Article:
Nice series of portraits of instruments and their players. What instrument do you play, Miguel?
I've been fascinated by Balkan swing (that's what this music is to me) for a long time. A Greek friend of mine has musicians in his band who - like he himself - do not limit their repertoire to Greek music only but play whatever they like from Balkan traditions. And he was the one who explained to me how you count 7/8, 11/8 or other to me rather unfamiliar rhythms that sound so intriguing and immediately prompt people to dance along. If you didn't count along you'd never realize there's anything unusual.
The 5/8 rhythm became known all over the world through Brubeck's 'Take Five'. And it's easy once you count one-two-three, one-two etc. We German's are just too much used to even rhythms (4/4) and 3/4 waltzes.
One of the (many, many) things I love about Balkan music is the way musicians (and dancers, too) naturally syncopate almost every rhythm. When you grow up both hearing this music, and/or dancing to it, and/or playing it (and for various complex personal reasons, Balkan music and rhythms have been part of my life since early childhood), the beats - and the rhythms - feel natural. But for many so-called 'western' musicians (generally of the classically-trained variety, but also from other backgrounds) mastering the subtleties (the subtexts, if you will) of uneven-tempo'ed rhythms, to the point where one can both improvise effortlessly within a rhythmic framework - but also, at the same time, always 'be on rhythm' - can be... quite challenging. And the newer generation of Balkan music virtuosos - including the now semi-legendary 'wedding music' bands of Ivo Papasov - further complicated everything by occasionally playing syncopated rhythms in 11/16, 13/16/ 9/8 and so on, at warp speeds.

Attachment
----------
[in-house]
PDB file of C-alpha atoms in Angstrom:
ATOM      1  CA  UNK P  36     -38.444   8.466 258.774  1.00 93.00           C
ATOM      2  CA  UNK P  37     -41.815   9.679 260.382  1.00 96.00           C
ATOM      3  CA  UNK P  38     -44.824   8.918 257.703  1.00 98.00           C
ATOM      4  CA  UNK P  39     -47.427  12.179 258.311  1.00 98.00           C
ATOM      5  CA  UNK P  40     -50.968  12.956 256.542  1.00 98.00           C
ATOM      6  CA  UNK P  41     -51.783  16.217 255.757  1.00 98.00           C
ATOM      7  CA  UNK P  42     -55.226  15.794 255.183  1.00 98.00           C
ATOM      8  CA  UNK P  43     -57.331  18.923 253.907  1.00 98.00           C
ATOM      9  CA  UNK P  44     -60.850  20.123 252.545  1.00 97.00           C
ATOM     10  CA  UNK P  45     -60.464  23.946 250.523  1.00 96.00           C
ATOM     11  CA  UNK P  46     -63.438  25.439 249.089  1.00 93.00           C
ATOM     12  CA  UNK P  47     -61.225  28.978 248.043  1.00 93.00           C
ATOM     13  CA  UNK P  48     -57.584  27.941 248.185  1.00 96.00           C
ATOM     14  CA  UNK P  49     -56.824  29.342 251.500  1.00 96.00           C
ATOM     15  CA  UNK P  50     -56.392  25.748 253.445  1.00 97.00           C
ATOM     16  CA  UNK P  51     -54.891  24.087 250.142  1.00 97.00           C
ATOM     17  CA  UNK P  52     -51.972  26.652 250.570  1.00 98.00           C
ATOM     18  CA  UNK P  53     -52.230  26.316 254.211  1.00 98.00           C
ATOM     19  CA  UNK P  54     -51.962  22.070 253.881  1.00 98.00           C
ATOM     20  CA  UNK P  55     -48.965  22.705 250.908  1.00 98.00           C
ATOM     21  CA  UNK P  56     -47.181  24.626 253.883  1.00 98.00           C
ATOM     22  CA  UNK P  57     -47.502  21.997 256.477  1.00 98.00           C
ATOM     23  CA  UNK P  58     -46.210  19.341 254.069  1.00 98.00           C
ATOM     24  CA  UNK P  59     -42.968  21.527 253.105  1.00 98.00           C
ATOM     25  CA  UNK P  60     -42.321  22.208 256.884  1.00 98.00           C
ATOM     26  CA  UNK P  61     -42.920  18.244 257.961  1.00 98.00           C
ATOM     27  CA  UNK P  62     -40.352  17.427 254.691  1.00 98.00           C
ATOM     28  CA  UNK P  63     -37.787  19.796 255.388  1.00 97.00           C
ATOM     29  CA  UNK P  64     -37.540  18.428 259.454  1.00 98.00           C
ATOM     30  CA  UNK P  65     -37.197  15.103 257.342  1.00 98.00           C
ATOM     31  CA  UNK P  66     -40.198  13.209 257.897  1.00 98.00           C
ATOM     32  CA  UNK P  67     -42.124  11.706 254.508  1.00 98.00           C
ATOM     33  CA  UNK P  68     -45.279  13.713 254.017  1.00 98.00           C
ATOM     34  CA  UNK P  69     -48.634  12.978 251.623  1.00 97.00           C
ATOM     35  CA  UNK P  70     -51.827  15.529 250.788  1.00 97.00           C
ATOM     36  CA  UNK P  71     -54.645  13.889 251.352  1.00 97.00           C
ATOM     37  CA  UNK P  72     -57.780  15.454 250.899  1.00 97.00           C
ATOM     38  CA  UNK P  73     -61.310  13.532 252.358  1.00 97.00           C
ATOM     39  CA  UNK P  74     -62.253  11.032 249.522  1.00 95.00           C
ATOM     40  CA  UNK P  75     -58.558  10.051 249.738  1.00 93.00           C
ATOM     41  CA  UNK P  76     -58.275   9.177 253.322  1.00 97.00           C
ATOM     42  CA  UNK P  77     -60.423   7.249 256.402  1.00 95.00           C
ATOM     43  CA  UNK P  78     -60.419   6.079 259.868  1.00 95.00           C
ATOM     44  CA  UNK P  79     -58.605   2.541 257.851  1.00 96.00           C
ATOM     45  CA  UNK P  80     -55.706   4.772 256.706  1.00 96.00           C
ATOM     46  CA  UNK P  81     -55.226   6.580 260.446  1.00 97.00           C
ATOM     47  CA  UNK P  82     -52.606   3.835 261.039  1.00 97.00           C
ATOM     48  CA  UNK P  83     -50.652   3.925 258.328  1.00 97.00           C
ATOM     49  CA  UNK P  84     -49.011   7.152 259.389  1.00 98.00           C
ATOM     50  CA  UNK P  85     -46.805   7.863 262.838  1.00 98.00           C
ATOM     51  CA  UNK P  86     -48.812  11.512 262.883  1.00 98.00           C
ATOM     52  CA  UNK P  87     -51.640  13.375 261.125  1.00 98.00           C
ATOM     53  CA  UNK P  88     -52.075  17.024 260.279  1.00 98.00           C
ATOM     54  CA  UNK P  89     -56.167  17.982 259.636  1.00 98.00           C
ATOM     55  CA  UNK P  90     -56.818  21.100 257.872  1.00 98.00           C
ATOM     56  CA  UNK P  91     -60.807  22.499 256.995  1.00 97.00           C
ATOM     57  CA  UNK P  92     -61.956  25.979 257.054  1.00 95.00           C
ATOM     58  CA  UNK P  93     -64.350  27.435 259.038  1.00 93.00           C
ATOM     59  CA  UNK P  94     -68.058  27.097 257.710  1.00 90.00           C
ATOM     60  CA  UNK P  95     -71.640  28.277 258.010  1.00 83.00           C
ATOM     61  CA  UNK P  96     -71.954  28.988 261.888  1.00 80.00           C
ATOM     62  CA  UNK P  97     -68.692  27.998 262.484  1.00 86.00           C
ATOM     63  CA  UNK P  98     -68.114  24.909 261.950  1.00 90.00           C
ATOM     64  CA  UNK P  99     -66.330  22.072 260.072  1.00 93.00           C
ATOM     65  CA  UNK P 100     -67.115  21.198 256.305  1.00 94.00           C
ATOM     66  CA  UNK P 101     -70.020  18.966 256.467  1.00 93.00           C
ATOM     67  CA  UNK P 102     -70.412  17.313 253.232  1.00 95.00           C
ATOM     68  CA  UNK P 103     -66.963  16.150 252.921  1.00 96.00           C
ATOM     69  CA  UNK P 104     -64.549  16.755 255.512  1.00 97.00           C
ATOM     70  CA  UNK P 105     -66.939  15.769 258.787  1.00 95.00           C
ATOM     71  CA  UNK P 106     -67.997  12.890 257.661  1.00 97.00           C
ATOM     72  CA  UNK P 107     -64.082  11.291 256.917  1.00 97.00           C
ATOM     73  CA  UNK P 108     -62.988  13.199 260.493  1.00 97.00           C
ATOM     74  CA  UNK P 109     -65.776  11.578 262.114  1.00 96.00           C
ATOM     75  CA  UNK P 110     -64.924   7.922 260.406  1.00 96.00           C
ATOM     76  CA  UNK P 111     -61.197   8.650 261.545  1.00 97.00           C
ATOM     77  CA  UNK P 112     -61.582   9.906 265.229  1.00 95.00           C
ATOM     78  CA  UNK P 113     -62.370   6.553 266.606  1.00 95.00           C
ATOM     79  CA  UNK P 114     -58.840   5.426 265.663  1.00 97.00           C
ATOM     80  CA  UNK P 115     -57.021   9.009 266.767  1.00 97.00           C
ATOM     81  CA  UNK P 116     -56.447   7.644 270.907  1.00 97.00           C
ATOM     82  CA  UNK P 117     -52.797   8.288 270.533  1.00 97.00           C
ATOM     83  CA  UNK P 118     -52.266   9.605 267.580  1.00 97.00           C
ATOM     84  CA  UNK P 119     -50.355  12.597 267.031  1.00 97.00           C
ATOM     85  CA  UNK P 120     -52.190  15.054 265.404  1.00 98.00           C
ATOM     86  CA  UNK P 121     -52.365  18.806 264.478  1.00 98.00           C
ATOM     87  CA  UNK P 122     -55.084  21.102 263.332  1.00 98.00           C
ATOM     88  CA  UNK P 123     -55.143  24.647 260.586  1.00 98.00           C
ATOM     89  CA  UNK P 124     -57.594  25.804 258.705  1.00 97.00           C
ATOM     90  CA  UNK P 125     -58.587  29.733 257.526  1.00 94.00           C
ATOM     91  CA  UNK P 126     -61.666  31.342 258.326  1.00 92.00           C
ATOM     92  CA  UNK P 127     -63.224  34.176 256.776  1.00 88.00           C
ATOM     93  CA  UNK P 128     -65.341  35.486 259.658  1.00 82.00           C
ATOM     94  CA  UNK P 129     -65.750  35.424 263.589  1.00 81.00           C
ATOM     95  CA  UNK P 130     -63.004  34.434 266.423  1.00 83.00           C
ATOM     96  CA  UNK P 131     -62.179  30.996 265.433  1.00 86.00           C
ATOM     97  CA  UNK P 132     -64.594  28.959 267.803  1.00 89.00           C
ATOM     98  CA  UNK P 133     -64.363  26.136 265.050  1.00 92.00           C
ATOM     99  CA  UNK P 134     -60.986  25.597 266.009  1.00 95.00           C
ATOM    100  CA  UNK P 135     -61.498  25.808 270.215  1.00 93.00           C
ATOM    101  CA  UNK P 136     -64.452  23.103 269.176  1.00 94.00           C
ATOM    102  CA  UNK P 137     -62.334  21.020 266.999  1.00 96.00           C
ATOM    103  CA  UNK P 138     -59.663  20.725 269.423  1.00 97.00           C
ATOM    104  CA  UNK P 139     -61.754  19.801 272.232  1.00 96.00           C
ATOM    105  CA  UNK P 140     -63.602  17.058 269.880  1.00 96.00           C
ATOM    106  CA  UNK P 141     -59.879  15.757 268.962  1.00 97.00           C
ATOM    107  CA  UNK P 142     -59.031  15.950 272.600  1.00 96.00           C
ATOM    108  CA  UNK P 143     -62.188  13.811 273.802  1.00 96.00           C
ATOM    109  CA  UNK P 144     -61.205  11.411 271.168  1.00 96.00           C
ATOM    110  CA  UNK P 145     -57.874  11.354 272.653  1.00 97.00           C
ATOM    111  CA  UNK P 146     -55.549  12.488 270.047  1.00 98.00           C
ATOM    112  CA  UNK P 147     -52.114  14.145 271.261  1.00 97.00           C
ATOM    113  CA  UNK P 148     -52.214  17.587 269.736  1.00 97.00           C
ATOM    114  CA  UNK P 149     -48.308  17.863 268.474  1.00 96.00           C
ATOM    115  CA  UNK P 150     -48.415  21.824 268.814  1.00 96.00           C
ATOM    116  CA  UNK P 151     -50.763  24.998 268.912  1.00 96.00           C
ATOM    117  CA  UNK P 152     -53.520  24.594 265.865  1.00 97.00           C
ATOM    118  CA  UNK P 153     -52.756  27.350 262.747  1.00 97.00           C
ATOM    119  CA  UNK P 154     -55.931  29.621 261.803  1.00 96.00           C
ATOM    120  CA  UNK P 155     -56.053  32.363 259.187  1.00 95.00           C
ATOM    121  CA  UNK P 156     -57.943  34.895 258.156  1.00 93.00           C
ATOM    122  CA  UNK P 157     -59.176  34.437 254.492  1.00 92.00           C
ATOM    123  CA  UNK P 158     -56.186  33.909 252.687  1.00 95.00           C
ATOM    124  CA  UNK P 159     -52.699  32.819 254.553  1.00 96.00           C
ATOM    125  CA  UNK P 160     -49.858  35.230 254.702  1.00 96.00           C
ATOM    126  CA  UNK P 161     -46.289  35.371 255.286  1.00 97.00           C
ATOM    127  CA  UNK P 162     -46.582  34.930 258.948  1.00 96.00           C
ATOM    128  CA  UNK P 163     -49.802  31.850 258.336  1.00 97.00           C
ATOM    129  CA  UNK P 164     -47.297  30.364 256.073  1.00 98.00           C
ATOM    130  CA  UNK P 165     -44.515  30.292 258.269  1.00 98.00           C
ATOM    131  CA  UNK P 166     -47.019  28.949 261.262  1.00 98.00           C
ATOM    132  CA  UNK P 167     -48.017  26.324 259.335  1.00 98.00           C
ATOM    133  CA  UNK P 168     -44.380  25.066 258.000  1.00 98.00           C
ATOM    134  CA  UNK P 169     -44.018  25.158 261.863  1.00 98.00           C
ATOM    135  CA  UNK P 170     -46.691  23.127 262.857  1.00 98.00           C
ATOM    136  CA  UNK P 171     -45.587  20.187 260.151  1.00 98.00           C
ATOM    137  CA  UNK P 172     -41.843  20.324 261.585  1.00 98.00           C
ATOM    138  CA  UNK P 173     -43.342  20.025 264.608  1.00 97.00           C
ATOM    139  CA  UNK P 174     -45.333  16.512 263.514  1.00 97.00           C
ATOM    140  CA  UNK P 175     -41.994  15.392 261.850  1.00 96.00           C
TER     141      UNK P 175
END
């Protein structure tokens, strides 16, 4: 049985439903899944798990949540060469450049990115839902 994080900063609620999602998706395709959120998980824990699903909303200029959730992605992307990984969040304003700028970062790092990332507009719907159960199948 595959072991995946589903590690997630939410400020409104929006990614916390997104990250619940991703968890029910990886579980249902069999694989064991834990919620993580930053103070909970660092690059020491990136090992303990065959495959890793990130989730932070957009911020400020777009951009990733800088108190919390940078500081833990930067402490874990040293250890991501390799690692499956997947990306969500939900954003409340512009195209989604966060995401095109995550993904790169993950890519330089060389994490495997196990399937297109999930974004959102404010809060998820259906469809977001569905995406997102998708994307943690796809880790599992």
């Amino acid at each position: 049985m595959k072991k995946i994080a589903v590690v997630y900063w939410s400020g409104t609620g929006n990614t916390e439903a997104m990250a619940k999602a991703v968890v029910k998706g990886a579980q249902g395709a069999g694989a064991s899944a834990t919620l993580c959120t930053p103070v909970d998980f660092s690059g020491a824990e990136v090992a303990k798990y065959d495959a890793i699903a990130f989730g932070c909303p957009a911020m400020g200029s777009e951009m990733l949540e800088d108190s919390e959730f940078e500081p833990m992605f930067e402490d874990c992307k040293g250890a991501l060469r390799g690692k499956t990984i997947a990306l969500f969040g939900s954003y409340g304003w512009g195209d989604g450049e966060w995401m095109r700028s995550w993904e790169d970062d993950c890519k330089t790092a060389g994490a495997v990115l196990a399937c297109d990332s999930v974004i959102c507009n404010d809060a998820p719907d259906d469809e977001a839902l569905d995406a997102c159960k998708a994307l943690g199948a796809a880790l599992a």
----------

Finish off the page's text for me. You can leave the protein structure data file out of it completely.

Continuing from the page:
Once you 'get them', you no longer are obliged to 'count them' out, except (often) for one's own amusement. Last Sunday, one of the tunes we played was a composite of two cycles of 7/8 +one of 11/16 = more or less 7 + 7 + 11 = a syncopated rhythm in... (are you sitting down?) 25!
Here are two cool recordings of the tune - the first by The Trials of Cato, the Welsh/English folk trio--
The second, a whacked-out mandolin duet by Mike Marshall and Chris Thile, recording during a concert tour (almost 15 years ago!)--
And, just for fun, two more fine concert recordings of another tune played at last Sunday's jam session, 'Krivo Sadosko', a tune in 13/16 (which is usually counted in 6 beats, with 1, 2, 3, 5 and 6 being 'short' beat, and 4 being a 'long' beat). First, a 'live' (concert) video of the Barcelona Gipsy Orchestra:
And second, a version recorded at the beginning of the Covid pandemic back in 2020, by three outstanding balkan musicians who did the recording 'remotely' together: Bjørn-Petter Tøsse, the brilliant Norwegian accordionist (who has made a name for himself internationally as a brilliant Balkan musician), playing along with two Bulgarian musicians, the clarinetist Stojan Stojanov, and percussionist Filip Arilon (who's playing the tupan, variations of which abound across the middle east and north Africa, as well as in all the Balkan countries). Their version is a little closer to warp speed than most: